24. 24. 24 | MedicinMan September The Sweet Fruits of Our Labor Today there are 12 identified cases of Progeria in India, a condition that was unheard of in the coun- try before. The whole campaign helped us reach about 180 million people through PR and over 20 million peo- ple through Social Media and other digital initia- tives. The campaign initiated advocacy for Progeria and rare diseases and the Government formed a panel on rare diseases which will look at develop- ing a policy to tackle rare disease as well as devel- op and update a list of guiding principles and best practices. Our Standpoint On the Campaign Rare diseases like Progeria need as much aware- ness and research as any other disease like diabe- tes or cancer. There are over 7 million patients of various rare diseases and awareness is needed so people can empathize with them and these chil- dren can lead a normal life. Accepting them as nor- mal kids, showering them with love and providing them with hope should be the way, so that their already shortened life is filled with quality and long hours of happiness and sunshine. This campaign won 2 awards, the CMO Asia Gold award and the Gold SABRE South Asia Award, 2016 in the not-for-Profit category. M  PritiMohileistheCo-found- er & Managing Director of MediaMedic Communica- tions – a healthcare com- munications firm that offers integrated communications. Preeti Mohile | #Finding60InIndia: the Campaign to Raise Progeria Awareness in India
  25. 25. 25 | MedicinMan September R eading is one of the best ways of learning. Each time you read a particular book you are likely to learn something new. Having studied pharmacy for 7 years, and getting a Di- ploma, Bachelors and Masters, I had to refer to many subjects repeatedly. To add to this, my work involves training newly recruited MRs for cardiac products and conducting online sessions as a part of the HRD MAR- KETING team in Troikaa Pharmaceuticals – which re- quired me to refer those subjects again. Integrating two different fields – pharmacology and training – can sometimes lead to the development of new concepts and learnings. With this in mind, I would like to share my learning about effective leadership traits by drawing on certain analogies from Pharma- cology. In order to make it simple and easy to understand, I have kept technical terms to a minimum.  PROPERTIES OF A HIGHLY EFFECTIVE LEADER: LEARNING FROM PHARMACOLOGY What the properties of chemical substances can teach us about effective leadership. Abhishek Dhama Mrudul Kansara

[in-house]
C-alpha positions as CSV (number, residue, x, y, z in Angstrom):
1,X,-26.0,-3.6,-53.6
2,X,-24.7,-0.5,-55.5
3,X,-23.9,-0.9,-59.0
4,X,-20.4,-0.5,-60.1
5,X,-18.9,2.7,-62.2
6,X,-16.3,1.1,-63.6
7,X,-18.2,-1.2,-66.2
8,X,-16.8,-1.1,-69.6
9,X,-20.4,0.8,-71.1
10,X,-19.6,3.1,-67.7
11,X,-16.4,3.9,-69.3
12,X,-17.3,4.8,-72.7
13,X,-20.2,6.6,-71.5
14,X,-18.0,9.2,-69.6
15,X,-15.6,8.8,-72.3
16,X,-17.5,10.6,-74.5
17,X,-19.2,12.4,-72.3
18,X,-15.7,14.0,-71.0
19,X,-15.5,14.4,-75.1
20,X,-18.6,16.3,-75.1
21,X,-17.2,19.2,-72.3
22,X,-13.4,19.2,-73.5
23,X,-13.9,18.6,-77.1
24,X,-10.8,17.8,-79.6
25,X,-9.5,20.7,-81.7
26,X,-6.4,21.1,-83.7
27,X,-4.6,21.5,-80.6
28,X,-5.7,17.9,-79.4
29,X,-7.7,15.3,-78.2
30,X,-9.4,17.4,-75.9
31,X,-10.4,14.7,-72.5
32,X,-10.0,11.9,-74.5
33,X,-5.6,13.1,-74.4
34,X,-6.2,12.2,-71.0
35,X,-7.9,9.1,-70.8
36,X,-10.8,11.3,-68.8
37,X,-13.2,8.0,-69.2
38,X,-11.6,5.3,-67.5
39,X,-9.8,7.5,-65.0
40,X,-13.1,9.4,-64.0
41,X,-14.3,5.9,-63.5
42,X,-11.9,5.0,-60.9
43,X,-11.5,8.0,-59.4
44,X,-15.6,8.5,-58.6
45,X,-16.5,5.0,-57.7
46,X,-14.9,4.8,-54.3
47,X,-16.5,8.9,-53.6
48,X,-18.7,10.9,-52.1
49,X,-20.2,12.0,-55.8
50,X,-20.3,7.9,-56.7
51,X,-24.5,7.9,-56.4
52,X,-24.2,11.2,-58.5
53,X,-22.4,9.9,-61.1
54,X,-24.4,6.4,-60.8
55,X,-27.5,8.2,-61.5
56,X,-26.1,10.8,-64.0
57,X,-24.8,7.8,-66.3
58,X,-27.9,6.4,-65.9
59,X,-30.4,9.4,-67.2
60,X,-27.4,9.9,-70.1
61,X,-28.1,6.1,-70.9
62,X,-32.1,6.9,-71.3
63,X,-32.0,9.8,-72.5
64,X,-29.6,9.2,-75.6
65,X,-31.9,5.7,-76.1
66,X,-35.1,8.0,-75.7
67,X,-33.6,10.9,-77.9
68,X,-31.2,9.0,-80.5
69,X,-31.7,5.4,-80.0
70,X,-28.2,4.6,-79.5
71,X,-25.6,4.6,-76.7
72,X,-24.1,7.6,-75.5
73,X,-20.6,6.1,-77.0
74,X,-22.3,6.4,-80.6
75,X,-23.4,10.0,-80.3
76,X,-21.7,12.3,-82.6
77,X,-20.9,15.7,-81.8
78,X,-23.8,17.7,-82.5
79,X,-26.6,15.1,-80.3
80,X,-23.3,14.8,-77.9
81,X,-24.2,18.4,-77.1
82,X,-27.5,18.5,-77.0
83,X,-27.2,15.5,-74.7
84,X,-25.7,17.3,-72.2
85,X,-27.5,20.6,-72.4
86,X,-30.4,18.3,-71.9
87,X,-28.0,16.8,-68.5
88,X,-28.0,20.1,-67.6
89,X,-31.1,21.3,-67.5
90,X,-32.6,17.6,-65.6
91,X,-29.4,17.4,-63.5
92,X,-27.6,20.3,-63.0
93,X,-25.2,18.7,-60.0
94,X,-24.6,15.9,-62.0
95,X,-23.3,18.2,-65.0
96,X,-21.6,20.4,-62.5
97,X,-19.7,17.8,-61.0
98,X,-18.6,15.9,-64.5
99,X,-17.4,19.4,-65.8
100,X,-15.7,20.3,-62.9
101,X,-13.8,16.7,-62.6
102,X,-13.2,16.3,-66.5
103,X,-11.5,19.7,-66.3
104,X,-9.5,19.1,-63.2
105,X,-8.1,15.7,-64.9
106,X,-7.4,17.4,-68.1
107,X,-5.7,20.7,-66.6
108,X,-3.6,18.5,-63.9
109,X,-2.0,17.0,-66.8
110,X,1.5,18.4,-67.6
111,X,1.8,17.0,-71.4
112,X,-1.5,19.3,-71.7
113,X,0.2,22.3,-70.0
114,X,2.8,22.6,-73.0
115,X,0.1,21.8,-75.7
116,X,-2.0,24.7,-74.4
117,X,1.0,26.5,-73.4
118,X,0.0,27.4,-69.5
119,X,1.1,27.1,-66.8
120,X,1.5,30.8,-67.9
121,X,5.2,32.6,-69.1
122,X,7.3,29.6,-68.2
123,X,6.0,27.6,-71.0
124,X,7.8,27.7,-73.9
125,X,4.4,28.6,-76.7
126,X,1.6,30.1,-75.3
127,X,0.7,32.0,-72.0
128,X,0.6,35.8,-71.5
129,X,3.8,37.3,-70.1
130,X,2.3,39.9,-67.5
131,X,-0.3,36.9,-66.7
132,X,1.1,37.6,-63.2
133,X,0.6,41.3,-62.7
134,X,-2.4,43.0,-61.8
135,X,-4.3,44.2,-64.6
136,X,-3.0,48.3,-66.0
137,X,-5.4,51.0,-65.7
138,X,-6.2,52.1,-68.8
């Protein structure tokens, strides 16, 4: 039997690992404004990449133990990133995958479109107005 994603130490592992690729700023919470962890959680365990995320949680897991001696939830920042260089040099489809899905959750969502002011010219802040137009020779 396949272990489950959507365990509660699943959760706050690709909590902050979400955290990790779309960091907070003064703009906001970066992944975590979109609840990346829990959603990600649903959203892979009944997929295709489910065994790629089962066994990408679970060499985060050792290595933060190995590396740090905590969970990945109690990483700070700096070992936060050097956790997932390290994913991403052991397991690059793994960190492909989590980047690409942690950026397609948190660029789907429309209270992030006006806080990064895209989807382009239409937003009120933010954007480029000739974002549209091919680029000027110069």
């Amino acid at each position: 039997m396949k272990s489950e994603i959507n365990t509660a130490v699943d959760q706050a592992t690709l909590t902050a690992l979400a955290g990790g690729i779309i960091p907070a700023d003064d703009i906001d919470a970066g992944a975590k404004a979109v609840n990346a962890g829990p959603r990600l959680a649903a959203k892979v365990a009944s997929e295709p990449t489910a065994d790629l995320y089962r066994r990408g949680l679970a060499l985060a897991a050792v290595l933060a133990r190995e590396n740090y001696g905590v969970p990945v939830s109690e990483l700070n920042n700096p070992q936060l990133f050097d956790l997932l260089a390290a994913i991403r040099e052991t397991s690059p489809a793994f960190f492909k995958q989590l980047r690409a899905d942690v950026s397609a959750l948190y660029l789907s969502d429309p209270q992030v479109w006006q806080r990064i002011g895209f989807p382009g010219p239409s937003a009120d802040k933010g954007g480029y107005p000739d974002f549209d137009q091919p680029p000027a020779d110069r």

26. 26. 26 | MedicinMan September Leader as a CATALYST A Catalyst or Enzyme is a substance that increases or potentiates the rate of a chemical reaction. For example, Protease is an enzyme in our body which is responsible for digestion of the proteins in our diet. Protease acts as a facilitator which potentiates digestion of proteins. Even if proteins are physical- ly present in our body, they can only be absorbed and utilized if the catalyst (Protease) responsible for its digestion is present in our body. An effective leader should have similar characteris- tics. A leader should act as a catalyst for improving or potentiating the efficiency of team members. A leader should facilitate the environment required to bring out the best performance from each team member. A leader with catalytic properties will be able to accomplish the tasks given before dead- lines, will be able to provide work-life balance to his team and ultimately will create a win-win-win situation for him, the team as well as for the orga- nization. A good example of an effective leader with cata- lytic properties is Mahatma Gandhi, the father of our nation, who acted as a catalyst for all Indians to fight for freedom, and brought together the en- tire country which ultimately earned India freedom from British rule.   Leader as an AGONIST and not ANTAG- ONIST An agonist means any substance (drug) which has both affinity (ability to bind to a site) and intrinsic activity (ability to produce therapeutic response). Example – Tramadol (Zyrotram P Rapid) is an ag- onist. It binds with opioid receptors (affinity) and provides pain relief (intrinsic activity).  Mrudul Kansara | Properties of a Highly Effective Leader: Learning from Pharmacology “ A leader with catalytic properties will be able to accomplish the tasks given before the deadline, will be able to provide work-life balance to his team and ultimately will create a win-win-win situation for him, his team as well as for the organization.